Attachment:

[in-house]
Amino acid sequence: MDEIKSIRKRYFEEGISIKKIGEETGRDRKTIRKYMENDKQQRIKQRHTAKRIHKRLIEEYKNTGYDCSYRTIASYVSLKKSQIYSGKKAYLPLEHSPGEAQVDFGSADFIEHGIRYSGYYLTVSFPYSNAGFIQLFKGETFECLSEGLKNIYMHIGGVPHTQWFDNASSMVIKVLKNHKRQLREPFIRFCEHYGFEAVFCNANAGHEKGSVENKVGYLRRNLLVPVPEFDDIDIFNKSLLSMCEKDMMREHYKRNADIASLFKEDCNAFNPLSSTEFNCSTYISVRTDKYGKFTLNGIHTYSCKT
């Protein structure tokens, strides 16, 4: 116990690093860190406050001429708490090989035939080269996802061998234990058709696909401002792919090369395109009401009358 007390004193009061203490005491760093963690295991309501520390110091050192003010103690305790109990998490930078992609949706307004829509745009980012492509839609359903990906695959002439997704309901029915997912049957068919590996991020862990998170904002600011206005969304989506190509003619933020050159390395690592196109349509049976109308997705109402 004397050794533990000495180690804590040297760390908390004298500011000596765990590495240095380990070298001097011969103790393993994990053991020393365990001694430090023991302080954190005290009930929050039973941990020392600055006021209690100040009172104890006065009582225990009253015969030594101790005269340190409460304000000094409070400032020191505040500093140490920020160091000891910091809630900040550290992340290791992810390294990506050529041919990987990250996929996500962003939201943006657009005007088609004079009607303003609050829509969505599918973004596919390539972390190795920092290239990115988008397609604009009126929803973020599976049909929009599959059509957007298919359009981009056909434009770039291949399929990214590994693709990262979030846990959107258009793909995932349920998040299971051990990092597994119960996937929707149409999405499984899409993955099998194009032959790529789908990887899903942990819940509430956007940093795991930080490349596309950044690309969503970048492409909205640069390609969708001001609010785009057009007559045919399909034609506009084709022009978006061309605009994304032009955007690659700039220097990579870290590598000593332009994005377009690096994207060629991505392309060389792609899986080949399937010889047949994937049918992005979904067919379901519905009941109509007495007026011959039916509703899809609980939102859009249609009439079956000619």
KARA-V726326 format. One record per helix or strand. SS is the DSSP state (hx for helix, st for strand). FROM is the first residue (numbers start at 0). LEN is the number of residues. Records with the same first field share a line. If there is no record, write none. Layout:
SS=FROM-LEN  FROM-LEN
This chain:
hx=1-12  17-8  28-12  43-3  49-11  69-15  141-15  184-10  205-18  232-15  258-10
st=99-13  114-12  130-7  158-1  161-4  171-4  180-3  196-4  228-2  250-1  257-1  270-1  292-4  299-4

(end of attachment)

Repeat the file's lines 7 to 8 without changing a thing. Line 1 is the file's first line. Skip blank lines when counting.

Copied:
hx=1-12  17-8  28-12  43-3  49-11  69-15  141-15  184-10  205-18  232-15  258-10
st=99-13  114-12  130-7  158-1  161-4  171-4  180-3  196-4  228-2  250-1  257-1  270-1  292-4  299-4